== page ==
Tommy Shaw


Girls With Guns, Men With Bludgeons

Styx’ Tommy Shaw Is Drawn To The Madness That Lies Within Whom?

Tommy Shaw, the once and (maybe) future guitarist of Styx, looks as refreshed as if he’s just bounced up from a 12-hour sleep. In fact, he admits, he’s been up all night partying and drinking. But Shaw, a 5’6” blond with a fading Southern accent, settles comfortably into a chair and fixes you with blue eyes that show no trace of bloodshot as he talks about his favorite subject: evil.

Now, there was certainly never a trace of heavy metal whips and chains about Styx, and Shaw’s solo album, Girls With Guns, plain old rock ‘n’ roll. But Shaw himself has a fascination with the darker side of humankind.

“I have this fetish for the criminal mind,” he says. “I try to figure out what makes people turn to crime. I get strange inspirations from reading about these people.

“It’s not that I like to write songs about crime,” he continues, “because I don’t. It’s the understanding of the human mind that’s fascinating to me. How such ‘normal’ people can turn out to be psychopaths. You could be one. I could be one. There’s that turning point where someone stops being ‘normal’ and becomes satisfied only by some crime.”

Shaw’s interest in bizarre behavior is fueled by books like Fatal Vision, the recent best-seller about a controversial murder case. He says he doesn’t have criminal impulses of his own – any more.

“I was a shoplifter when I was in junior high school,” he confesses. “No one would have believed it! I was the best-dressed kid in ninth grade, but I was wearing stolen clothes.”

More recently, he’s satisfied to work out his fascination vicariously. The song on his new album, “Lonely School,” he says, was inspired by a book about a rapist.

“I realized that, as I had written the song originally, it was too sick,” he says. “the tune’s too pretty to be about a mass-murderer. So I told myself I’d never tell anyone that that was the inspiration of the song. Oh, well.”

Although his attraction to the morbid may seem unappealing at first, Shaw points out that hit also has an opposite effect: It gives him an increased awareness and sensitivity.

“A lot of the songs I write say that, if you see someone who needs attention and you feel the least bit hesitant about it, don’t be. Because if you give someone the attention, it can mean a lot.”

You get the feeling that Shaw has known a bit of the loneliness and unhappiness that can drive the potential deviant. He started playing guitar in his room when he was 10, and it wasn’t until he was 23 that he joined the madly successful Styx. And even within Styx things weren’t always rosy. He says he was very disappointed with their 1983 album, Kilroy Was Here, and the tour that followed it. I was this unhappiness that prompted his attempt at a solo career.

“Everything was supposed to be okay, and it wasn’t,” he sighs. “Here I was, playing in front of thousands of people and making lots of money, yet it was the first time in 20 years that I didn’t enjoy playing. It was enough to make me doubt my sanity a couple of times.

“My last year with Styx, I was obsessive about drinking. I was drinking for the wrong reasons. I was trying to escape, to find any happiness I could. Now I don’t do that.” When does he drink now? “Only when I’m awake,” he jokes.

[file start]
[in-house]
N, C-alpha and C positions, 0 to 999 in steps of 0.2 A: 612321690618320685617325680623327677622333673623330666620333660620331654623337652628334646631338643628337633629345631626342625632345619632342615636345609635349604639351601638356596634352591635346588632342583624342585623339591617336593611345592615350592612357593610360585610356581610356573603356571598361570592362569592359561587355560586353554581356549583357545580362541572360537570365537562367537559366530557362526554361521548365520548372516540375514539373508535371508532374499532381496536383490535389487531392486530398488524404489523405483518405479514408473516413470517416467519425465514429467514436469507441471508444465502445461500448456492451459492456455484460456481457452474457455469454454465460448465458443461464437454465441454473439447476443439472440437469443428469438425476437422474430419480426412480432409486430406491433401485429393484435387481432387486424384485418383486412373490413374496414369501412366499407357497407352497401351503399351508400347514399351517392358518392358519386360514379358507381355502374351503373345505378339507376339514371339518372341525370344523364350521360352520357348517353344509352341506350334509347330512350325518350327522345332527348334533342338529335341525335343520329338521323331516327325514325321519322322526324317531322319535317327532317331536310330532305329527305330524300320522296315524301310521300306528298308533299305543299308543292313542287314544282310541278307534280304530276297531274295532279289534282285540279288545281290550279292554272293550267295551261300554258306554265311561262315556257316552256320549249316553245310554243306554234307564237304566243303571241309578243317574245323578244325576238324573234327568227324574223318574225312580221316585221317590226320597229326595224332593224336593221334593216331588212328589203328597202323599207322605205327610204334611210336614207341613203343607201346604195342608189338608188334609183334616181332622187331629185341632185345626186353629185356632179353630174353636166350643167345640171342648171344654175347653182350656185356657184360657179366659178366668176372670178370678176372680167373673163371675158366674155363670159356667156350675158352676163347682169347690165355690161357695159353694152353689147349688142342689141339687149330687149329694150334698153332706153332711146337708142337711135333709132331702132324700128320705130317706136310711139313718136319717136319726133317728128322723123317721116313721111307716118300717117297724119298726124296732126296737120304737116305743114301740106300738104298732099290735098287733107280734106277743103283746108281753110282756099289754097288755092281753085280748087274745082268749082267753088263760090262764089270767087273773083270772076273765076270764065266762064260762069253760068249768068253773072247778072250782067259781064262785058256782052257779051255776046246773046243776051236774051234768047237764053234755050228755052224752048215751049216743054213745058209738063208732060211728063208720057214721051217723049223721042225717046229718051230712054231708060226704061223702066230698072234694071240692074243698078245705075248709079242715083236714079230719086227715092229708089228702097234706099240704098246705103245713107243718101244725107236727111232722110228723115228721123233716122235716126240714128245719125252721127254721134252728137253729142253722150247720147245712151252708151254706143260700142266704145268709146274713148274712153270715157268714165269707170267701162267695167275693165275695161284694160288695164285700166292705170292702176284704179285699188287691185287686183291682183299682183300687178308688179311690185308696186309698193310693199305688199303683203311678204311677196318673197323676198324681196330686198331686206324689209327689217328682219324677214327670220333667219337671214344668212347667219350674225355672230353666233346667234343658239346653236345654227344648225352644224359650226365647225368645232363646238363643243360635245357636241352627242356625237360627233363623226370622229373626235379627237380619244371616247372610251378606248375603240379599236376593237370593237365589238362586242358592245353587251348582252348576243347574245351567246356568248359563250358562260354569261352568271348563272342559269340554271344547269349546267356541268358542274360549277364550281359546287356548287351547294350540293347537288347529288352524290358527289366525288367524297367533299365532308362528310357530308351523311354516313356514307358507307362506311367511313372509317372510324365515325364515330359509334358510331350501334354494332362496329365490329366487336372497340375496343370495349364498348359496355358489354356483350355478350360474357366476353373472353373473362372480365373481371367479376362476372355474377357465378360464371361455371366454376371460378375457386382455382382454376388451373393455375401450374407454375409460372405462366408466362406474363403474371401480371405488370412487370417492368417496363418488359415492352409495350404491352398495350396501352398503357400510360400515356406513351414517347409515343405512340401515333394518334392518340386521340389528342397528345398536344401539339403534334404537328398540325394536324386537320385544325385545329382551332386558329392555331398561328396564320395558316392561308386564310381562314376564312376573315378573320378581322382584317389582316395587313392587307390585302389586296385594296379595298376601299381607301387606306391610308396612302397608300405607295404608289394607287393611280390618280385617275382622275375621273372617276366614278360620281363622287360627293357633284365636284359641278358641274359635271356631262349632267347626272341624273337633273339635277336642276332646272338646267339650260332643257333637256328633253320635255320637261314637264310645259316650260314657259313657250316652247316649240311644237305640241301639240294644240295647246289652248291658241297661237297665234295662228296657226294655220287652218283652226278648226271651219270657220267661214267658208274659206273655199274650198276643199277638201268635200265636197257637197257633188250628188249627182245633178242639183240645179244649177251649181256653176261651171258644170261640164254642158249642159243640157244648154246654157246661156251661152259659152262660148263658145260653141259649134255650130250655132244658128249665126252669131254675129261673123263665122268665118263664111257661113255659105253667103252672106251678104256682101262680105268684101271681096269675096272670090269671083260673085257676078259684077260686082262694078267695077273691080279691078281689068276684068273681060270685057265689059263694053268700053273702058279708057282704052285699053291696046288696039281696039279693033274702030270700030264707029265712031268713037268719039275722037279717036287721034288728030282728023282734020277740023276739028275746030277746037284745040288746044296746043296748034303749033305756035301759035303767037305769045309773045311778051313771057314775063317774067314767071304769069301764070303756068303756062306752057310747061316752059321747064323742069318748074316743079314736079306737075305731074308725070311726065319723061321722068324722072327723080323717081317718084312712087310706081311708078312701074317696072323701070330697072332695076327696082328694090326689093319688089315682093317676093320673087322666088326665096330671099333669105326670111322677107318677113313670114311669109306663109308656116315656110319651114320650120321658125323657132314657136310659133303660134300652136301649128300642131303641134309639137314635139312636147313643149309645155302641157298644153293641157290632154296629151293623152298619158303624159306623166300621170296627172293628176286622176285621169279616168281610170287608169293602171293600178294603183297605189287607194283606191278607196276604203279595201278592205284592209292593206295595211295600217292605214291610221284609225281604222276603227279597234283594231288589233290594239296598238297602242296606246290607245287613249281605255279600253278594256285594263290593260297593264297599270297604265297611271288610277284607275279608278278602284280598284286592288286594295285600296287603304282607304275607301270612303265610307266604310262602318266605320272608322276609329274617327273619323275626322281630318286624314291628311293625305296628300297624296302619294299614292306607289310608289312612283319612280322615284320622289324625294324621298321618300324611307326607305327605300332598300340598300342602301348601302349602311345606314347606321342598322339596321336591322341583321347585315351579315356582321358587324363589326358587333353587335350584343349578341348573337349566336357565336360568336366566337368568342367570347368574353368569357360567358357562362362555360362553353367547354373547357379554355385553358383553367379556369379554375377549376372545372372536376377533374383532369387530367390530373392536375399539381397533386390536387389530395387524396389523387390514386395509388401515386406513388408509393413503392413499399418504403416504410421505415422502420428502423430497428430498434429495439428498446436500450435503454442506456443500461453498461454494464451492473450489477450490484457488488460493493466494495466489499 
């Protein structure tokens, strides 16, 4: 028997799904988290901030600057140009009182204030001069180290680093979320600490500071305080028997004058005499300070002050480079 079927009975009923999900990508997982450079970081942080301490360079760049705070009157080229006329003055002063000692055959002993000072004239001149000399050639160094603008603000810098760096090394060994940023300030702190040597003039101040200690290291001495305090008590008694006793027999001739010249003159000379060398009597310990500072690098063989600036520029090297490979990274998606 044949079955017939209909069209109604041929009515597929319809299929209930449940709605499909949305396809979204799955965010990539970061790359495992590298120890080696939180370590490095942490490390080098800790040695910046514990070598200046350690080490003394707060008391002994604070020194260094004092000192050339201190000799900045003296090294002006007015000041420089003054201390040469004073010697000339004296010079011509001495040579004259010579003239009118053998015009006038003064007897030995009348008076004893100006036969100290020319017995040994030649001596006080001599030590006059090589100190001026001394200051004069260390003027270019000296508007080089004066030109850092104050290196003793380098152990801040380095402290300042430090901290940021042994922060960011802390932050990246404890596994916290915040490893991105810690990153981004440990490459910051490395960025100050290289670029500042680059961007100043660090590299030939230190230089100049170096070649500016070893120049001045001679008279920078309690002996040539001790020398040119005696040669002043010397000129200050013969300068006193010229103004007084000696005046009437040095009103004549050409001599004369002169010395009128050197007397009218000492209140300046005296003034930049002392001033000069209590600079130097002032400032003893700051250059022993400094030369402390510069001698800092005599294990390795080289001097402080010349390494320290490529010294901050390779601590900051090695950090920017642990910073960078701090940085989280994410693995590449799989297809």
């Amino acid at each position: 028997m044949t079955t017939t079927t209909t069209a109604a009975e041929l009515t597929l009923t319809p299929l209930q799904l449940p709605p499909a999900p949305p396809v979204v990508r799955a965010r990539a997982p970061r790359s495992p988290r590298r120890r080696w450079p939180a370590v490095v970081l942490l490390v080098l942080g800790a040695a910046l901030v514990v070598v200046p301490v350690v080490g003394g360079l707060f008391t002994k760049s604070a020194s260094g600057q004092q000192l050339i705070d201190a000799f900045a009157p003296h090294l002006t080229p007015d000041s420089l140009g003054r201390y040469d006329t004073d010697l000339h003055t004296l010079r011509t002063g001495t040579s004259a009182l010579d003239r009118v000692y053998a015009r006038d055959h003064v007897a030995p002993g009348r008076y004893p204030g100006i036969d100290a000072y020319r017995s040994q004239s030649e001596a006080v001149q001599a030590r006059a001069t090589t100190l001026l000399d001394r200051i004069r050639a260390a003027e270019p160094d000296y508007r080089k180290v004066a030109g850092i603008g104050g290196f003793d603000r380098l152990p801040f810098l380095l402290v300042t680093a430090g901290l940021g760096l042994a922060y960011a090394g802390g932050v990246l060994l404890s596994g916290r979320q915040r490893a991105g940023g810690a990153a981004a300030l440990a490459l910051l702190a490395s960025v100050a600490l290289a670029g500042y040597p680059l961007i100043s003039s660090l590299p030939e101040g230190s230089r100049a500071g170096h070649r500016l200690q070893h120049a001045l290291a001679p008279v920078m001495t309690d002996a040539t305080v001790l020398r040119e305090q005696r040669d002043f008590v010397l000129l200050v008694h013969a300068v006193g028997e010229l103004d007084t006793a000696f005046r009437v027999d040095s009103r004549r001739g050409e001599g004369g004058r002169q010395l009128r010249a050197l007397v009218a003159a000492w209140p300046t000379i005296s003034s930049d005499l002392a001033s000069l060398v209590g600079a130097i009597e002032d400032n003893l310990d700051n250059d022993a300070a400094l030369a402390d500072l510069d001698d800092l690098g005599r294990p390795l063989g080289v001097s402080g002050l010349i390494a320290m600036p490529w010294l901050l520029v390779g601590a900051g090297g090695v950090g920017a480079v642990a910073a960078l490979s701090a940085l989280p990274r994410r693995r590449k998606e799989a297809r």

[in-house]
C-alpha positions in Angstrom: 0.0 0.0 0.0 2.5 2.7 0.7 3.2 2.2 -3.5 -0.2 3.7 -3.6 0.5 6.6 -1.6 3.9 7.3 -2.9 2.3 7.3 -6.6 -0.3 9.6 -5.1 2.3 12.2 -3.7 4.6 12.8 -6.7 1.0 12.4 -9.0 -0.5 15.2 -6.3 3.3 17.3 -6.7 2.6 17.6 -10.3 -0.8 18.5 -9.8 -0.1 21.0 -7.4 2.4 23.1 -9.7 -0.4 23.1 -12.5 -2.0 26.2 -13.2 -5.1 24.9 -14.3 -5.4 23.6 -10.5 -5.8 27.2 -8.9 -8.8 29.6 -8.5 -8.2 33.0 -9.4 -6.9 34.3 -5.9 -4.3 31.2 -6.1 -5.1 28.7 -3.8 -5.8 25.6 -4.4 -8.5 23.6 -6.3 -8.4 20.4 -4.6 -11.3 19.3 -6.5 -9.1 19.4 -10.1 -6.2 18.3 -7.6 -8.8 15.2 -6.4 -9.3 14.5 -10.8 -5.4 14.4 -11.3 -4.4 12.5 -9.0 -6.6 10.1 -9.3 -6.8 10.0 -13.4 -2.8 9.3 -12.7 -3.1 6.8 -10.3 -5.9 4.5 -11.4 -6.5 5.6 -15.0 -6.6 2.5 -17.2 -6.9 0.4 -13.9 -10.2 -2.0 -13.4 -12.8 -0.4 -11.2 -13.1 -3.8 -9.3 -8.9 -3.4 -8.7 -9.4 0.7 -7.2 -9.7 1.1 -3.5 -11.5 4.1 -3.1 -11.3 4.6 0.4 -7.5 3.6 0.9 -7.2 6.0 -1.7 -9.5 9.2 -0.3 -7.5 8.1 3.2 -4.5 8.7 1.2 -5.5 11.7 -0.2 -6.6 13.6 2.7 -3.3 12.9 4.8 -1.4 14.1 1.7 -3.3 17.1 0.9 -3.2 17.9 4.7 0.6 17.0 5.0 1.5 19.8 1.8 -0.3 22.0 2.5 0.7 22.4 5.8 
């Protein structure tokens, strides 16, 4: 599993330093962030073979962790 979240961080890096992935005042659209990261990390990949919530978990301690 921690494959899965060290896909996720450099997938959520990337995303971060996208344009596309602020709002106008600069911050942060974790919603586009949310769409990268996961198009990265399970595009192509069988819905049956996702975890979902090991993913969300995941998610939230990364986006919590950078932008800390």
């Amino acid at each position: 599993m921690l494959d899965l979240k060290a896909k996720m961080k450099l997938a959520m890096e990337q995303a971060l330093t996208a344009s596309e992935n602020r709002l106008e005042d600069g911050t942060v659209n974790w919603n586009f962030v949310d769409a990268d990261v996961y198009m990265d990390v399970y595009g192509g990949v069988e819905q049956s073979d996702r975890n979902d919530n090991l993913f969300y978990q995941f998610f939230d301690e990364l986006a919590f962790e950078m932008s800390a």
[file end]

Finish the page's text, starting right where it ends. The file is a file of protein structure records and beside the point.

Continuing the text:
Shaw isn’t ready to say at this point whether Styx will regroup for another album (singer Dennis DeYoung also made a record by himself this year), and he doesn’t know whether his solo career will push him to the top of the charts as an individual – although indications seem to be in his favor. But he does know that his career is always his first priority, even at the expense of personal relationships. His first marriage ended in divorce.

“Yes, I have to put an ‘X’ in the ‘divorced’ box when I fill out forms,” he laughs. “Though I do see myself getting remarried one of these days. Family is a very important thing, but my career is still something I can’t escape. I have to do this. I base my self-esteem on how well I do this. It’s what I justify my existence by.”

Shaw has a steady girlfriend, but because she lives and works in Chicago and he can be anywhere in the work on a moment’s notice, their time together is limited. But his heart appears to be in the right place: Asked with whom he would have a fantasy affair, Shaw replies “Miss Piggy!”

Aside from playing guitar and thinking about sexy Muppets, Shaw’s main hobby is messing around with the eight horses he keeps on a ranch in Michigan. He also owns a home near where he grew up in Alabama: his parents live in it.

“My parents have been my biggest supporters,” he says, “and it’s paid off for them. I’m the fourth of four kids, and they worked hard for years to put my brothers and sister through school. When it came time for me, I decided that I was going to pursue this career. They said that my music would serve as the equivalent of college, and gave me everything they could: the right equipment, a van to drive it around in. They’ve put up with a lot of shit over the years!”

Still closely tied to roots and family, Shaw remains to this day a member of the Baptist Church in Montgomery, Ala. He doesn’t go regularly – in fact, he hasn’t been to his congregation in years – yet he holds deep religious feelings that may seem at odds with his darker interests. But whatever Tommy Shaw is, he’s sincere.

“I believe there is a bigger power than all of us out there,” he says seriously.


Source Rock Magazine: February 1985
Member/Band Tommy Shaw

from Laurie Muffler
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